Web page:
Hearing loss can occur when one is exposed to sound levels greater than 85 decibels. Hearing loss in the workplace is a compensable disease, as per the terms set out in Schedule 3 of the Compensation for Occupation Injuries and Disease Act (COID).
photo credit to "Hidden Hearing"
What industrial tests are available?
The Hearing House provides a range of industrial hearing tests. These include:
Baseline hearing tests
Baseline hearing tests are carried out on workers after a noise-free period in the first thirty days of employment.
Periodic hearing screeningAll workers should undergo medical surveillance, as per the Mine Health and Safety Act (MHSA). As part of this medical surveillance, workers are entitled to hearing tests to check their hearing function and to identity any damage to their hearing over time. Those who work in conditions where they are exposed to noise levels of over 85 decibels should have hearing tests at least once a year, while those who are exposed to noise levels above 105 decibels should be tested every six months. If a worker's hearing worsens by 10 percent after a baseline test, diagnostic testing is required.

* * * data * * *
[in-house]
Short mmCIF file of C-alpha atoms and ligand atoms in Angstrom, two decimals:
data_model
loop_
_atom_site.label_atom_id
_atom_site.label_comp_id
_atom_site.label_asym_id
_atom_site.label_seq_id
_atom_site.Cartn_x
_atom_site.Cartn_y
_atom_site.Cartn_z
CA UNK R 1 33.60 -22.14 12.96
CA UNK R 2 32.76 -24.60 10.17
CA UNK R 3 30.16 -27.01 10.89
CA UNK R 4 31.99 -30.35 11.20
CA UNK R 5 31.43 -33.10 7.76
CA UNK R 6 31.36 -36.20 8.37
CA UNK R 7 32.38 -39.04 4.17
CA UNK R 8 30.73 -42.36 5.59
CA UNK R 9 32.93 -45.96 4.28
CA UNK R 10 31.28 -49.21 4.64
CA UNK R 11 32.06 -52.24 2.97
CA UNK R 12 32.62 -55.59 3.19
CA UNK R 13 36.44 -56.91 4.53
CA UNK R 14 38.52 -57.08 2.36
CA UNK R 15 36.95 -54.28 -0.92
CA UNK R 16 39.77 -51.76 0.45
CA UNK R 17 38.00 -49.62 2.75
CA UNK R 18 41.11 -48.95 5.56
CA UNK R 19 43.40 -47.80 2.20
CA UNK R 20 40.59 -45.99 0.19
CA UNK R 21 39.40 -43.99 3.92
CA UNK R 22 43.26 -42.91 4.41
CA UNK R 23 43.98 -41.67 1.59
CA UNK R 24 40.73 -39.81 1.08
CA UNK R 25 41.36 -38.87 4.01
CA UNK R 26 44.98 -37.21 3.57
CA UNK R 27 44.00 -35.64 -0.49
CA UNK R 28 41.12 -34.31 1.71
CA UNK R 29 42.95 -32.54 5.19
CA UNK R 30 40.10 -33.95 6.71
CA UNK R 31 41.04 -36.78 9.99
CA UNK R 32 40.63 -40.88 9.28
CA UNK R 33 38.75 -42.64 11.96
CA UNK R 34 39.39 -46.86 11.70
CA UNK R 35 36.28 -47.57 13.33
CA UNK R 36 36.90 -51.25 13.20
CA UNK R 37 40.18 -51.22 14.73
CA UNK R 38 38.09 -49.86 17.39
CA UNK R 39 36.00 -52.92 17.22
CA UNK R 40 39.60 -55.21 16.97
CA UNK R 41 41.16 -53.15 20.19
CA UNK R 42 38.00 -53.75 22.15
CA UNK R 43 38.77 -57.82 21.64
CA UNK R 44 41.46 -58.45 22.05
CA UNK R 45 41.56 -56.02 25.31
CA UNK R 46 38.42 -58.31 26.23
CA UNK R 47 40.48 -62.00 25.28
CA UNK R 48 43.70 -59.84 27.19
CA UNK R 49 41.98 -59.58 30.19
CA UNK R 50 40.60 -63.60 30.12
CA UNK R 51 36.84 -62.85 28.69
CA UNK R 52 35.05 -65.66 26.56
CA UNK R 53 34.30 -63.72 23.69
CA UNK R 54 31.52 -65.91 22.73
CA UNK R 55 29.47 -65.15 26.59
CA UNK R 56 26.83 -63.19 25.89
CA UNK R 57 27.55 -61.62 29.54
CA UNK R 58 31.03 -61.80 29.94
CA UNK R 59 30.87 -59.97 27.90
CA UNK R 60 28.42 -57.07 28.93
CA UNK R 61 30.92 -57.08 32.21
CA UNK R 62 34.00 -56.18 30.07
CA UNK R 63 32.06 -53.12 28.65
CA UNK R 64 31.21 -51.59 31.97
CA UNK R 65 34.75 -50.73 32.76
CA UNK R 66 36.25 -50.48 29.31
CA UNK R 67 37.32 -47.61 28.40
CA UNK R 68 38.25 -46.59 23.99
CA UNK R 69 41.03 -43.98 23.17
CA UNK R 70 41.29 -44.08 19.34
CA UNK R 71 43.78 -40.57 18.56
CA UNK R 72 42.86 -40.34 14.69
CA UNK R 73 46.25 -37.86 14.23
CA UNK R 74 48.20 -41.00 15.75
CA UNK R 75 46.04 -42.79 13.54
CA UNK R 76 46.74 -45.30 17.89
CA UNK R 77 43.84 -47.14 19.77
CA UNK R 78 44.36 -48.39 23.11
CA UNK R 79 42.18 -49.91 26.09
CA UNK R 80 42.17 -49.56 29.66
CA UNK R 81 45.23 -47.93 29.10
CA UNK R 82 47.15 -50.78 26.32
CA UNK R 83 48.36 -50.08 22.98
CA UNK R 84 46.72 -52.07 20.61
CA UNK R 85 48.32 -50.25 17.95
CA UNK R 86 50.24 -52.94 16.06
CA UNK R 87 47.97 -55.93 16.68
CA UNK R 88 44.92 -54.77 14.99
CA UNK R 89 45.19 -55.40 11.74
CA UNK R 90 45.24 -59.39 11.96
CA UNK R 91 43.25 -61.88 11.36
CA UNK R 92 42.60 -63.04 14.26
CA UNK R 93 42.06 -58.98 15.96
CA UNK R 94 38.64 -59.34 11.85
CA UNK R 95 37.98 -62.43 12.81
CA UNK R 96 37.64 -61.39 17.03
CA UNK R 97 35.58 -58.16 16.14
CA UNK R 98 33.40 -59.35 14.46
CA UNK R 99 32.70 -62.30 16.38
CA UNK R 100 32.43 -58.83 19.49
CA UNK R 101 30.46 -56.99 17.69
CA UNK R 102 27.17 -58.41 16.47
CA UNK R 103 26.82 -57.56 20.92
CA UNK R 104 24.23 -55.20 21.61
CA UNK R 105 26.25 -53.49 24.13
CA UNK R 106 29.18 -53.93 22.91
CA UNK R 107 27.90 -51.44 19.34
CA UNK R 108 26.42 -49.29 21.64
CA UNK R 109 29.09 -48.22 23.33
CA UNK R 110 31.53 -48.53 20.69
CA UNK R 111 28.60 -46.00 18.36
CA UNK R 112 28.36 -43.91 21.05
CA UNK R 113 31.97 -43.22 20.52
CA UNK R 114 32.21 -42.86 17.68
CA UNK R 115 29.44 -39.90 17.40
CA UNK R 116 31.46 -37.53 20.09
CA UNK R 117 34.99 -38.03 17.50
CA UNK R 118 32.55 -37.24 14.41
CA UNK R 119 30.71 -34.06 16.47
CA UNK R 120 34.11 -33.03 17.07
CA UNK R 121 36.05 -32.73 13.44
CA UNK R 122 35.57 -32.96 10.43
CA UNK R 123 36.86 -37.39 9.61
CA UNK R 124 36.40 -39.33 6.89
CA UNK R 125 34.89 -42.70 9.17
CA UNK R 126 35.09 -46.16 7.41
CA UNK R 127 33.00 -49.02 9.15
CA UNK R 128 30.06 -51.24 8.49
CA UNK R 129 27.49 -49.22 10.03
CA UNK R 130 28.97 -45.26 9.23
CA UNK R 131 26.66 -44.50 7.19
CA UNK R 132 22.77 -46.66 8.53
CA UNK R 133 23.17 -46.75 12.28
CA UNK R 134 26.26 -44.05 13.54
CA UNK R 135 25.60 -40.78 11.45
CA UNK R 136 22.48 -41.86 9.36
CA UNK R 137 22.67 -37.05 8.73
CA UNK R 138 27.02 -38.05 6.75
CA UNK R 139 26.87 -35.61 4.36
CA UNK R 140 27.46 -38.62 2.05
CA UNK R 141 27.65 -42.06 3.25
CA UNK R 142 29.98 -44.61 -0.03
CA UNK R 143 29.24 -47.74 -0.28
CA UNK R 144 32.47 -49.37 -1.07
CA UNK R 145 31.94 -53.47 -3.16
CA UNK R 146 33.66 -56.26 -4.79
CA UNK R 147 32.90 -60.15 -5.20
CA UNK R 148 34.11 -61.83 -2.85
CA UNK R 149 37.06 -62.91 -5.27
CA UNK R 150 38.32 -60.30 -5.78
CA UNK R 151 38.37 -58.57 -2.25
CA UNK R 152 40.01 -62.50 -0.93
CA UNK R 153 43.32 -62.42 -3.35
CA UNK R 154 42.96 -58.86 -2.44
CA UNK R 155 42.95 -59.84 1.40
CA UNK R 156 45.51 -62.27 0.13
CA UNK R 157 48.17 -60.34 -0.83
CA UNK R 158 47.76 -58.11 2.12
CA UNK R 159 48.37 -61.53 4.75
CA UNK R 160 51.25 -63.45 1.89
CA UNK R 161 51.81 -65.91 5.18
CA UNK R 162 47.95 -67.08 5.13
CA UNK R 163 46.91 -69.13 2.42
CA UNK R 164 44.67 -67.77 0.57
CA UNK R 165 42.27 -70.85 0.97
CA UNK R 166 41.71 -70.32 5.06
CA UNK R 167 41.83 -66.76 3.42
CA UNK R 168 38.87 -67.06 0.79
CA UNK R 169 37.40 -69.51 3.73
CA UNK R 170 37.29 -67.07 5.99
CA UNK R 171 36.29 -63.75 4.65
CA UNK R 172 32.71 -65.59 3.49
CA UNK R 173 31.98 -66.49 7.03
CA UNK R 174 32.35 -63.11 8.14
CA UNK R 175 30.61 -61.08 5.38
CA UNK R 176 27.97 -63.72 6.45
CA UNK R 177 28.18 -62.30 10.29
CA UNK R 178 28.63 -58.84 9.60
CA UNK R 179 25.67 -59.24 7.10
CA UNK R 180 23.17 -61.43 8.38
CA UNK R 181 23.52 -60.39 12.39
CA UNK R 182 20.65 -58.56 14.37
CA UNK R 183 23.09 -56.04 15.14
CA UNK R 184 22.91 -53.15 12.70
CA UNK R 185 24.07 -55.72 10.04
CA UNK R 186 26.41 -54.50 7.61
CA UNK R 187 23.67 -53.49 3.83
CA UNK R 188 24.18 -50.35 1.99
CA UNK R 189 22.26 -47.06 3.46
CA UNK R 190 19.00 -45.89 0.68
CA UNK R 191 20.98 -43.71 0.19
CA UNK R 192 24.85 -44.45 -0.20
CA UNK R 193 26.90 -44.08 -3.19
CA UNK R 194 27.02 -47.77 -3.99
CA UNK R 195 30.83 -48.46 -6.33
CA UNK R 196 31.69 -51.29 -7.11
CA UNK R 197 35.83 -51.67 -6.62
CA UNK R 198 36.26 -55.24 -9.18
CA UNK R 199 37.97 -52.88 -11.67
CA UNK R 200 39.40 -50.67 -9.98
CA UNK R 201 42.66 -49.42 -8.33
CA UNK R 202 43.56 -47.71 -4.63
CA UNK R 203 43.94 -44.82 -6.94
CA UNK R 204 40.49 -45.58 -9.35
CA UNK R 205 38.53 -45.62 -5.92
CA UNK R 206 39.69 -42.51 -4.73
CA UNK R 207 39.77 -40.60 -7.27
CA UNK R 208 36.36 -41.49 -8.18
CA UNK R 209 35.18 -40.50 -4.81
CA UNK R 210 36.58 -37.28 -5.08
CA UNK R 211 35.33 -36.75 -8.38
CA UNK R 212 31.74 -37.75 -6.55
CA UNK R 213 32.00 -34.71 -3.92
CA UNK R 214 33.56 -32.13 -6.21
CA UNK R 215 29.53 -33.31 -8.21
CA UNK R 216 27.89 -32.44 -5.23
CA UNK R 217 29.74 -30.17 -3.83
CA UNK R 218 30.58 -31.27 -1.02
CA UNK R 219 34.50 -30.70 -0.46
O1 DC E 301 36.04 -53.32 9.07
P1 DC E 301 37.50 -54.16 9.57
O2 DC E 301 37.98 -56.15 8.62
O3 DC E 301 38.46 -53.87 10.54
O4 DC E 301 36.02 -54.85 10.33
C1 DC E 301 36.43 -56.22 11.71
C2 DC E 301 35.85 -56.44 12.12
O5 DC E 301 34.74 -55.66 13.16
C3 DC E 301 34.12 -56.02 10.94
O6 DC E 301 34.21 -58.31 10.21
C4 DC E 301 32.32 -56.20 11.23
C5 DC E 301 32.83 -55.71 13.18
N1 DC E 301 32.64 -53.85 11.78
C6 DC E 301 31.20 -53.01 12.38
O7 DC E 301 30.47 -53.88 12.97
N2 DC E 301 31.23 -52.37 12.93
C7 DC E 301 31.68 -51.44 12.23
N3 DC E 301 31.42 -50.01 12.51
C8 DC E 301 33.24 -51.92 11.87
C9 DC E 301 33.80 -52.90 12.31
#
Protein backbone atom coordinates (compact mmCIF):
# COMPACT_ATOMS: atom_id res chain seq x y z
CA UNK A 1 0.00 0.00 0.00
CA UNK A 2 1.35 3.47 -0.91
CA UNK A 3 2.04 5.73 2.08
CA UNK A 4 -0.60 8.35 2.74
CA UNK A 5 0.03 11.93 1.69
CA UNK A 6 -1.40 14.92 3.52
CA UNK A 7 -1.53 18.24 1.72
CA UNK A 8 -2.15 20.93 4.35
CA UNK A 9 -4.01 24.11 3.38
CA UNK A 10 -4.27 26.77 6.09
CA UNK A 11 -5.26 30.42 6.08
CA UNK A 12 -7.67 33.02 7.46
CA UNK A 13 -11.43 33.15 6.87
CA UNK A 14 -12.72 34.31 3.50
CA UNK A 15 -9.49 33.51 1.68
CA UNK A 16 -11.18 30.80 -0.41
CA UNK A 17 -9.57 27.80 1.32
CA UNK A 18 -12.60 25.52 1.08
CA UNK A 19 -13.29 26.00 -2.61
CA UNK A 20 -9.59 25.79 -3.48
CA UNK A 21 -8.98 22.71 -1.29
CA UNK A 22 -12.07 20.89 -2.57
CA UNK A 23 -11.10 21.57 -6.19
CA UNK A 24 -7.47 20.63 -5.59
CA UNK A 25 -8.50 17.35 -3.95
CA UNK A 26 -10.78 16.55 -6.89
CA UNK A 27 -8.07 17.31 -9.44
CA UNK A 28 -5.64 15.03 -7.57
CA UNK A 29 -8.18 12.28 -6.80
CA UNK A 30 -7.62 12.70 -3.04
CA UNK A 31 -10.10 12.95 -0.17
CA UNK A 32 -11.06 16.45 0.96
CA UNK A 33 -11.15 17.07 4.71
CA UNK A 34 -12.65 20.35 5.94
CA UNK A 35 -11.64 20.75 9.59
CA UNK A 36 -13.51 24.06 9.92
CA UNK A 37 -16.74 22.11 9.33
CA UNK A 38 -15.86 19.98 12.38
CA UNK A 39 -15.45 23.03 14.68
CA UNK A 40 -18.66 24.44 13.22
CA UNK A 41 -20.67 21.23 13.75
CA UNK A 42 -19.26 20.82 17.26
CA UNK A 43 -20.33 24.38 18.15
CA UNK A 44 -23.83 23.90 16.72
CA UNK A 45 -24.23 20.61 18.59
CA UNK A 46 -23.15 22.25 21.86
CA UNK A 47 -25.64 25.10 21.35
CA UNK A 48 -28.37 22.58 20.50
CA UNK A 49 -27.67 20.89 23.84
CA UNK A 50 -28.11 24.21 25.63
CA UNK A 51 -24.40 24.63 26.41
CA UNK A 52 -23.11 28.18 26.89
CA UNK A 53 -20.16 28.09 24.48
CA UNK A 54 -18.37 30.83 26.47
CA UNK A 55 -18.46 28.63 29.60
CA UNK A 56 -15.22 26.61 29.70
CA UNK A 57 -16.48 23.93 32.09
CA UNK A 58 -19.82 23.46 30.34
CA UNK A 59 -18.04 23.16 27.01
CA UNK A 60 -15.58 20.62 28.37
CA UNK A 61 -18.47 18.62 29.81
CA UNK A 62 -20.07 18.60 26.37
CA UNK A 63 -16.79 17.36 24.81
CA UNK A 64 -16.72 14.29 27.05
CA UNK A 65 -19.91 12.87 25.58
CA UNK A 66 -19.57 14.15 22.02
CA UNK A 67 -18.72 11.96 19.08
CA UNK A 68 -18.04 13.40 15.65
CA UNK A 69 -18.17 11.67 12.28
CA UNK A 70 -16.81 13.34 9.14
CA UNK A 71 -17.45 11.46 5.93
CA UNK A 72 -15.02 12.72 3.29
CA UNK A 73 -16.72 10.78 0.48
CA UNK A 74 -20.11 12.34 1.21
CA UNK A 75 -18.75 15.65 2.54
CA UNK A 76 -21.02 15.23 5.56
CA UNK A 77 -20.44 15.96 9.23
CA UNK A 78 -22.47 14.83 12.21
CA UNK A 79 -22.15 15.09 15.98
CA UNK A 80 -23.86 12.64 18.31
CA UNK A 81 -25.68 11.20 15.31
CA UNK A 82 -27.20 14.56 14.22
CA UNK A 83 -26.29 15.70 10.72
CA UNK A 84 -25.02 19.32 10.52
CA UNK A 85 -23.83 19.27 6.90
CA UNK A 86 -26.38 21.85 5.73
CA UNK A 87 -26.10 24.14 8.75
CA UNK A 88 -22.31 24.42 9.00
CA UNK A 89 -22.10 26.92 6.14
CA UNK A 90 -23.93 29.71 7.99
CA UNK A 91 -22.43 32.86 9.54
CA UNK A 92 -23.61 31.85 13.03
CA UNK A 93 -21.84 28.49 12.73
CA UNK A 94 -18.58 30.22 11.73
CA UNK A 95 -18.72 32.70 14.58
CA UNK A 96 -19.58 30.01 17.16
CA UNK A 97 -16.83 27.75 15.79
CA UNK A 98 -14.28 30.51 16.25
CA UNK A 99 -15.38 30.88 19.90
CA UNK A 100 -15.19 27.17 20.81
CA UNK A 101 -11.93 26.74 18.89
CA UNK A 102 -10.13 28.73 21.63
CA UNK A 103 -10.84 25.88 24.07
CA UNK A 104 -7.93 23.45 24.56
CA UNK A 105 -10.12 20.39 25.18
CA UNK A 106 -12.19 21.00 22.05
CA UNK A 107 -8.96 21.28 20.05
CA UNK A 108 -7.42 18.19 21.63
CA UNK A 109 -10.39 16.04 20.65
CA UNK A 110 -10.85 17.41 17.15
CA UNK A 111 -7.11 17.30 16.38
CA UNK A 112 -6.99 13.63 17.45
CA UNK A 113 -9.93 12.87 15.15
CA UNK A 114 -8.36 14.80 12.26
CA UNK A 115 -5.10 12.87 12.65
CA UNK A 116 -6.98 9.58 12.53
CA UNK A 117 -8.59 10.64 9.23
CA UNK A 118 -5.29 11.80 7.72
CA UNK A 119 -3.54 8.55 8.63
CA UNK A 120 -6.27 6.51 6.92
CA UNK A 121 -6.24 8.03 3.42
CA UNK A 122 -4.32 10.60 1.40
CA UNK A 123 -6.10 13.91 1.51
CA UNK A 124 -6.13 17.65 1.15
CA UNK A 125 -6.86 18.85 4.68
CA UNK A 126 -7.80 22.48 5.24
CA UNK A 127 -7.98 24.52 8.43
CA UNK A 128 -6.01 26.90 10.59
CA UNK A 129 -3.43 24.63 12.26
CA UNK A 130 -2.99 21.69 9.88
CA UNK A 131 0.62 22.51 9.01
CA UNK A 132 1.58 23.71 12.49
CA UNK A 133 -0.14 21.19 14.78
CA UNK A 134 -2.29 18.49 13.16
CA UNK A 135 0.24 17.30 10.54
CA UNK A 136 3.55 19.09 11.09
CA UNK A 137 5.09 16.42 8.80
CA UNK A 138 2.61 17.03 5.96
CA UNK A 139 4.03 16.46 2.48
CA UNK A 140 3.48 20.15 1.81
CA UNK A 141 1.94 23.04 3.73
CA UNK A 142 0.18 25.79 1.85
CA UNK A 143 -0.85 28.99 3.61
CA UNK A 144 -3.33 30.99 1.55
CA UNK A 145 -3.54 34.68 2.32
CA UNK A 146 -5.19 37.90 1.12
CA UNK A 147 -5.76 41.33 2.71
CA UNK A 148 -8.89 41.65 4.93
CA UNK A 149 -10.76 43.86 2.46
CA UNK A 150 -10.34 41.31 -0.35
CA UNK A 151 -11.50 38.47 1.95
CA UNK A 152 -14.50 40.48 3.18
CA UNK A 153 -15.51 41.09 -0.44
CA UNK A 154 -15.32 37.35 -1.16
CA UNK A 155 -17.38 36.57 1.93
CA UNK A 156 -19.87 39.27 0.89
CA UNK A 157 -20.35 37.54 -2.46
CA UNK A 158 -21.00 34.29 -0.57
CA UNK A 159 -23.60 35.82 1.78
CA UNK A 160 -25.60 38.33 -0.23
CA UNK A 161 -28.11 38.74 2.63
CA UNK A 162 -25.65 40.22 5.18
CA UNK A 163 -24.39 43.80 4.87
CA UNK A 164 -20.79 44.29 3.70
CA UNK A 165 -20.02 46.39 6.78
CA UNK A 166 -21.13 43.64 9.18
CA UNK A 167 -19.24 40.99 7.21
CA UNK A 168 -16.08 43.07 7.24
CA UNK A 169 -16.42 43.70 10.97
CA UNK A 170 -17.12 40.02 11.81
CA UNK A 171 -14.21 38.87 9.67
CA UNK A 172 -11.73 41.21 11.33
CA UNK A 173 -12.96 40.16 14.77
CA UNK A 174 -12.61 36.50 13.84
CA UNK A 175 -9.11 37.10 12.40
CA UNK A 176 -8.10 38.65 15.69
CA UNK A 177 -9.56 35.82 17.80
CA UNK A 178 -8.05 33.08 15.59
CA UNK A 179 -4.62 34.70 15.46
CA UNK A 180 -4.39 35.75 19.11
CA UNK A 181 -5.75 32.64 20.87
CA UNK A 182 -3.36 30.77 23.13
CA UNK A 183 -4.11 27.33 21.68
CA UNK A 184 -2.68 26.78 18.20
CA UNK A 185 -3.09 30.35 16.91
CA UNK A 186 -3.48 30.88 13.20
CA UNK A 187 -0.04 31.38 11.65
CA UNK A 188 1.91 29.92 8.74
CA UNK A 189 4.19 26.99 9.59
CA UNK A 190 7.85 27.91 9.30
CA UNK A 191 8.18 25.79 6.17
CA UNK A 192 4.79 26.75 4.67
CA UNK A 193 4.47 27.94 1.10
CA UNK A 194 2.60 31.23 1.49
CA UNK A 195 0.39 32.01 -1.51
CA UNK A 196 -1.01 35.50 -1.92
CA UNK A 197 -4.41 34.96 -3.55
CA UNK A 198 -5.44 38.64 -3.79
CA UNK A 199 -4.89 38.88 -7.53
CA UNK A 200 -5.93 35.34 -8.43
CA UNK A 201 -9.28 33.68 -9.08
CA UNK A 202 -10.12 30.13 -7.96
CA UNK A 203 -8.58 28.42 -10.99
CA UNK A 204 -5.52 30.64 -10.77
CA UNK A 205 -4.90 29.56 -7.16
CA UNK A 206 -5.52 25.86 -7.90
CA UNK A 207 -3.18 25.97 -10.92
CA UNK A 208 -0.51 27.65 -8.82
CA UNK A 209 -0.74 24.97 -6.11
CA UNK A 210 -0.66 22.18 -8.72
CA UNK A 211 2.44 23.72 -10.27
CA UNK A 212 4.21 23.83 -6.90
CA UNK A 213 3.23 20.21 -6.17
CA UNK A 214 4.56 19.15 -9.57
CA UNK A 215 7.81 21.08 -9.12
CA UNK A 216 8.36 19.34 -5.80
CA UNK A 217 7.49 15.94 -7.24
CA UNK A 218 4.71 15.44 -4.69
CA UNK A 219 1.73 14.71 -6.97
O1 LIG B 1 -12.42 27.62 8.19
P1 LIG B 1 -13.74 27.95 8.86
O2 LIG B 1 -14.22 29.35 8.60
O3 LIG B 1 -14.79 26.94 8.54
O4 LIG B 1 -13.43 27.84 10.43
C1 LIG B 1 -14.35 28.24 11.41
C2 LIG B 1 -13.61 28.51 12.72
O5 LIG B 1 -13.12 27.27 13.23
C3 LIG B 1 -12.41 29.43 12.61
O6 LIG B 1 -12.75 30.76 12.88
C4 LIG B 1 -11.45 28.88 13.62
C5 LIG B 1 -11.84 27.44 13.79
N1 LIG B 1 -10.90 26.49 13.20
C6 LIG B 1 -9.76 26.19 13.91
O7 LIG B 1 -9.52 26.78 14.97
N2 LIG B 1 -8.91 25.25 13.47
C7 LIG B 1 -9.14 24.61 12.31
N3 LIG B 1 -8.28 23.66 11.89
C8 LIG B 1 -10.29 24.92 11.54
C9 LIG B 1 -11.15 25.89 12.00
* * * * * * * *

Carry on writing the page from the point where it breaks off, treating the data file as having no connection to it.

Diagnostic testingDiagnostic testing can be conducted when a worker has been in a noise-free area for at least 24 hours. An audiologist performs two tests to confirm that the worker's hearing has deteriorated by ten percent.
Ref: SIMRAC Handbook of Occupational Health practice in the South African Mining industry
How do compensation claims work?If a worker has been exposed to noise above 85 decibels, has been injured in the workplace, or has experienced at least 10 percent hearing loss since his or her baseline test, he or she can claim for compensation. In order to submit a compensation claim, the worker must submit a number of documents. These include:
- An employer's report of the disease or injury
- A service record
- Two consistent audiograms (as per the diagnostic testing)
- A copy of the worker's ID signed by his or her audiologist
- A medical report clearly stating if the hearing loss is occupational or not, submitted by a medical practitioner if the worker's hearing loss is less that 30 percent
- Two baseline hearing tests